The EPA says that three-quarters of Ireland’s hazardous waste has to be shipped abroad because we don’t have the facilities to deal with it.
The Irish Environmental Protection Agency (EPA) has calculated that Ireland produced 500,000 tonnes of hazardous waste in 2018, three-quarters of which was shipped abroad for treatment.
Hazardous waste can come from a variety of sources including lead-acid batteries, waste electrical and electronic equipment, which can contain heavy metals. If not contained and disposed of properly, it could have major ramifications for the environment.
The EPA’s findings showed that Ireland’s hazardous waste for 2018 increased by 90,000 tonnes compared with the year before, mainly driven by a large increase in the quantity of ash from waste incinerators.
In addition, contaminated soils generated from old industrial sites such as gas works, mines, tanneries, dock yards and petrol stations amounted to almost 18pc of all hazardous waste produced in Ireland.
A need to reduce reliance on exports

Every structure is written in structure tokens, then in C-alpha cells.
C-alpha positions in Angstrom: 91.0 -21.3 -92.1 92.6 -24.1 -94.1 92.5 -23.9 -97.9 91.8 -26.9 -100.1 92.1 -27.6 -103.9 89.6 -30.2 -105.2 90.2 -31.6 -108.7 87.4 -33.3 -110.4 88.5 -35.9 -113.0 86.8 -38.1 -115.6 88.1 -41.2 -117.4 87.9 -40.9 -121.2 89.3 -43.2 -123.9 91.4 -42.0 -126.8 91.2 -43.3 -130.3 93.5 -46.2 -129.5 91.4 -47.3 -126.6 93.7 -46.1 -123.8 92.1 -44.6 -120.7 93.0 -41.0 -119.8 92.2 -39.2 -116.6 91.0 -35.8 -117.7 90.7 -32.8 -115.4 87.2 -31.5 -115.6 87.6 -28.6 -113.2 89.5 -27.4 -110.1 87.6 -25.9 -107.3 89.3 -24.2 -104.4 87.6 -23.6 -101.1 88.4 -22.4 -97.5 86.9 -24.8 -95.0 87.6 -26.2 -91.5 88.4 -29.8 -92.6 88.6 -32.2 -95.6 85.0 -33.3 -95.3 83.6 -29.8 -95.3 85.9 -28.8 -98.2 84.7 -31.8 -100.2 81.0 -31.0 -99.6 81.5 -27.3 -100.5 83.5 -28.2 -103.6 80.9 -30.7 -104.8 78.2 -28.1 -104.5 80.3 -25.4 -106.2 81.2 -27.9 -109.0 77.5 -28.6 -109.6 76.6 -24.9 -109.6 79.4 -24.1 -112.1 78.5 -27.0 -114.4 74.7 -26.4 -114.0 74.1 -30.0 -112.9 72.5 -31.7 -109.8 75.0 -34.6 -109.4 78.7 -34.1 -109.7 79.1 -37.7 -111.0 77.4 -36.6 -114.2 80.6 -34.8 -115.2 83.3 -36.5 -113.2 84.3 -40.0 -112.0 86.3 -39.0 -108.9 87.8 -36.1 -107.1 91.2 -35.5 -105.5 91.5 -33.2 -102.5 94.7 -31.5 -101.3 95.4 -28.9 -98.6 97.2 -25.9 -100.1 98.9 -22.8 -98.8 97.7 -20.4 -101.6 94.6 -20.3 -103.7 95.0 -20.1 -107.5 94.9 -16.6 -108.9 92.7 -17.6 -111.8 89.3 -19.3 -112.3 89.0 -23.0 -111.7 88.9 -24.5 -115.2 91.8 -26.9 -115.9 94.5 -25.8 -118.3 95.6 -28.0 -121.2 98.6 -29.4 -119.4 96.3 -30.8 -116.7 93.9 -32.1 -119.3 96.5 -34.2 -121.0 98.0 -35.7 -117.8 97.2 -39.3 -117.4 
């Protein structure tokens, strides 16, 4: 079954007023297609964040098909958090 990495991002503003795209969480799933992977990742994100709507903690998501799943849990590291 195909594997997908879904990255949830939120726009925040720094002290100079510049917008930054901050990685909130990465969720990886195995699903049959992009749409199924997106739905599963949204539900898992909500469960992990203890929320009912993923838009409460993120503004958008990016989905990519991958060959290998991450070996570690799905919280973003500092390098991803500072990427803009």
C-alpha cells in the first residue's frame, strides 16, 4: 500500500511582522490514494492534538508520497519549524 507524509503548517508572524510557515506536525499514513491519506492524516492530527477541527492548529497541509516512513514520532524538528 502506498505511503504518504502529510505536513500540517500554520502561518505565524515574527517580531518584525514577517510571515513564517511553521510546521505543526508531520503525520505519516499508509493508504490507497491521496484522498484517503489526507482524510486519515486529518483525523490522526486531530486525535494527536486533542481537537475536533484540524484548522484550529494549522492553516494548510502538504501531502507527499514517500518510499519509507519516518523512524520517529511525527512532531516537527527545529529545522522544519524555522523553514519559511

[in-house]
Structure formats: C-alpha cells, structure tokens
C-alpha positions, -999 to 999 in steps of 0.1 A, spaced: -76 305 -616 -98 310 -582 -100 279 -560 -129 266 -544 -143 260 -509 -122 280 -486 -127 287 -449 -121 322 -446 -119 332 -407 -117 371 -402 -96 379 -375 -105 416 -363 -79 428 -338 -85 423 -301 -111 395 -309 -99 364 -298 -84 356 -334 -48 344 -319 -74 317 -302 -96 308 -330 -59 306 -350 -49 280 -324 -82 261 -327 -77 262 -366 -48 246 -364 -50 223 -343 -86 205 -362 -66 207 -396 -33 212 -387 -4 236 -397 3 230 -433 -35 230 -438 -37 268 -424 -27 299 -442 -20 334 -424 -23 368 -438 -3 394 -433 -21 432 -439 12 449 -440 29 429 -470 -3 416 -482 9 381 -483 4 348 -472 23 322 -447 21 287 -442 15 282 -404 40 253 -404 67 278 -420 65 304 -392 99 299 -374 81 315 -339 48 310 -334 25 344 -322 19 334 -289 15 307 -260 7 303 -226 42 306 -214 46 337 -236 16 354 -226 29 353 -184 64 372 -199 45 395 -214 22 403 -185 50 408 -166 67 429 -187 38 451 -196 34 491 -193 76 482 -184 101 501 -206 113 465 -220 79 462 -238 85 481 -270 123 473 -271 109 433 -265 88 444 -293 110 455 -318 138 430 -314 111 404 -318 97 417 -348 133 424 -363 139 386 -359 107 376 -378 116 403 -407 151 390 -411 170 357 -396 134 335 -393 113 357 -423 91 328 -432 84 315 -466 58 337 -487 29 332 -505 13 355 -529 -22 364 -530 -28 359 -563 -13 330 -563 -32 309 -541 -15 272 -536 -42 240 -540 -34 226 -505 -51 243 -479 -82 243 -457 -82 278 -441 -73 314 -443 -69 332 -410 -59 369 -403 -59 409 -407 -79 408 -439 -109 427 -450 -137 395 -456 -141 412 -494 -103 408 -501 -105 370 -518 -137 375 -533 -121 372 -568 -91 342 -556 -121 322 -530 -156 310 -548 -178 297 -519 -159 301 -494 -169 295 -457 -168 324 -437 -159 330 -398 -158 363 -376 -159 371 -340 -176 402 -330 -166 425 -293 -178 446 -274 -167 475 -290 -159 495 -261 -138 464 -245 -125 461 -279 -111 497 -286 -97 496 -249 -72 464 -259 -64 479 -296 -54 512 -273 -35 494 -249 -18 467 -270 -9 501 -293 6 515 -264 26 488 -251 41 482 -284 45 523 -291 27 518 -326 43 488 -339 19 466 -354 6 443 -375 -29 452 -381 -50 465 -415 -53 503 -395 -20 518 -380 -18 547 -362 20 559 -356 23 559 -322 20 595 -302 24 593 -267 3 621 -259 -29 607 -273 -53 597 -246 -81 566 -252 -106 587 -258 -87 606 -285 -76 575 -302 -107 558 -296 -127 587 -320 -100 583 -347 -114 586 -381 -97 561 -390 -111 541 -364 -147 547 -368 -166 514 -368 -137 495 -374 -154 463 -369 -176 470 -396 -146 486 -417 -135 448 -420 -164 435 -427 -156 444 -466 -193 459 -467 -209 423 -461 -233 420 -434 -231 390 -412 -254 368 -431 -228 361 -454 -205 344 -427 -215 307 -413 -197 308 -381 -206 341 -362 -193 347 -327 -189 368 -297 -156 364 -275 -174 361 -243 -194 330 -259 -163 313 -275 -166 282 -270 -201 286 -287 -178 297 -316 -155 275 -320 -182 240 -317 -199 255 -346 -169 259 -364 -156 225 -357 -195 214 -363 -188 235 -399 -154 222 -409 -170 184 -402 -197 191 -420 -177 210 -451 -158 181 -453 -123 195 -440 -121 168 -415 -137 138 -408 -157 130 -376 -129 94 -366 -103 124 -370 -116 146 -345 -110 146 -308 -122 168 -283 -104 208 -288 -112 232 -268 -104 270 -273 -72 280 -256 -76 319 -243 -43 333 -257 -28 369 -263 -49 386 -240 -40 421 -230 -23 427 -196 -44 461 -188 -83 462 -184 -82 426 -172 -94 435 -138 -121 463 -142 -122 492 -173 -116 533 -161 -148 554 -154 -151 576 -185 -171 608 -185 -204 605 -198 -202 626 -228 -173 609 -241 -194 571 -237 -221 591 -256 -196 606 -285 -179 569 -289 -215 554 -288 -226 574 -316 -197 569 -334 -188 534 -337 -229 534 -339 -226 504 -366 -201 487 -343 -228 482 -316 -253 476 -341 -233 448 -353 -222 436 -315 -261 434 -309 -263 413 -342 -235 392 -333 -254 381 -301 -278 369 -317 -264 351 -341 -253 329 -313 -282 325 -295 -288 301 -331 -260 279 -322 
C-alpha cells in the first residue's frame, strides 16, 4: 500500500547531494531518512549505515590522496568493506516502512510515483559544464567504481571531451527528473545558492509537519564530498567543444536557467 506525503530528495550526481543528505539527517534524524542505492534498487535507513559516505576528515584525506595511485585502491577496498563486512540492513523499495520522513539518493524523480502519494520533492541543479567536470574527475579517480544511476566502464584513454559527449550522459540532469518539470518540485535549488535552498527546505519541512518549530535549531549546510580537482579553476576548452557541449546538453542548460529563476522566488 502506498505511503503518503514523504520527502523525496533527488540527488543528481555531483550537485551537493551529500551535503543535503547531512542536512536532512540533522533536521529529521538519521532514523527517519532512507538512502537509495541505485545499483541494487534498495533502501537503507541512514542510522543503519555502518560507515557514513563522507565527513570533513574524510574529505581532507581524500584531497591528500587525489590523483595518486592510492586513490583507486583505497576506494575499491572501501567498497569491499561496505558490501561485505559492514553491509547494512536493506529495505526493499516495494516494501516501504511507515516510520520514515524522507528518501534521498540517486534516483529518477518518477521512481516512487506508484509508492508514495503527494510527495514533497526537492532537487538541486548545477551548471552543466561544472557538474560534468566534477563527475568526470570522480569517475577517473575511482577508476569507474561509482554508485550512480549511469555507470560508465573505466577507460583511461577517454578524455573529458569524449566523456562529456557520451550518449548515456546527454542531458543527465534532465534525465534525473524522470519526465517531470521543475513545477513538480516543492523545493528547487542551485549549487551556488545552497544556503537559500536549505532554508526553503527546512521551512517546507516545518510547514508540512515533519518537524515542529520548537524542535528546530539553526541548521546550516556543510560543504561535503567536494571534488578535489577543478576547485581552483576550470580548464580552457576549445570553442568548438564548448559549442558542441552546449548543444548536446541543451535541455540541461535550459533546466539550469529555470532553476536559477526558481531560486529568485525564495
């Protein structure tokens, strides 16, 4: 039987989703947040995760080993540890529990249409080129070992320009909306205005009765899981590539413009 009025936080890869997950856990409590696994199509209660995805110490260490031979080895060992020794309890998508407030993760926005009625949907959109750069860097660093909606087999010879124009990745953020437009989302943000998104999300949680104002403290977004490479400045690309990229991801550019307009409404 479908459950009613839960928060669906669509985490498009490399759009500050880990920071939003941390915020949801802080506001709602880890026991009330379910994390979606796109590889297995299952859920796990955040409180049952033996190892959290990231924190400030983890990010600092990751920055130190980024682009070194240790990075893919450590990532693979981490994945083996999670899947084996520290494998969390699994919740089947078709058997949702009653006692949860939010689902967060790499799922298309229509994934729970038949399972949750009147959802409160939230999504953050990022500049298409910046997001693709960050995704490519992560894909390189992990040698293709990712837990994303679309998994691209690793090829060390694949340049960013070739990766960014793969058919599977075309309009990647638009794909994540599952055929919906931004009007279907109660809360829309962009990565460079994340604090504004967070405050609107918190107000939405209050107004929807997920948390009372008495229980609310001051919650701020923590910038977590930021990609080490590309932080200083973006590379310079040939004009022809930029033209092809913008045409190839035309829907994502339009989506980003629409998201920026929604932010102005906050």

The EPA said that Ireland does not have the facilities to deal with all this hazardous waste, with nearly three-quarters exported to European countries including the Netherlands, UK, Germany and Belgium. However, more than 20pc of this waste was treated in Ireland, marking an increase of 29pc on the previous year.
“Striving for more self-sufficiency nationally in the management of Ireland’s hazardous waste is a key action of the National Hazardous Waste Management Plan,” said Mary Frances Rochford, programme manager at the EPA.
“While it is encouraging to see an increase in the amount of hazardous waste being treated in Ireland, exports of this type of waste continue to grow. The increase of ash from waste incineration in 2018, which arose from increased incineration capacity in the country, highlights the need for an end-to-end approach to waste management practices in Ireland and a reduced reliance on waste exports.”
The EPA recently announced funding for 60 different projects, proposed under its 2019 annual research calls and various schemes, worth €10m. The largest awards have been made to University College Cork and NUI Galway for projects looking at plastic packaging and pesticide management for better water quality.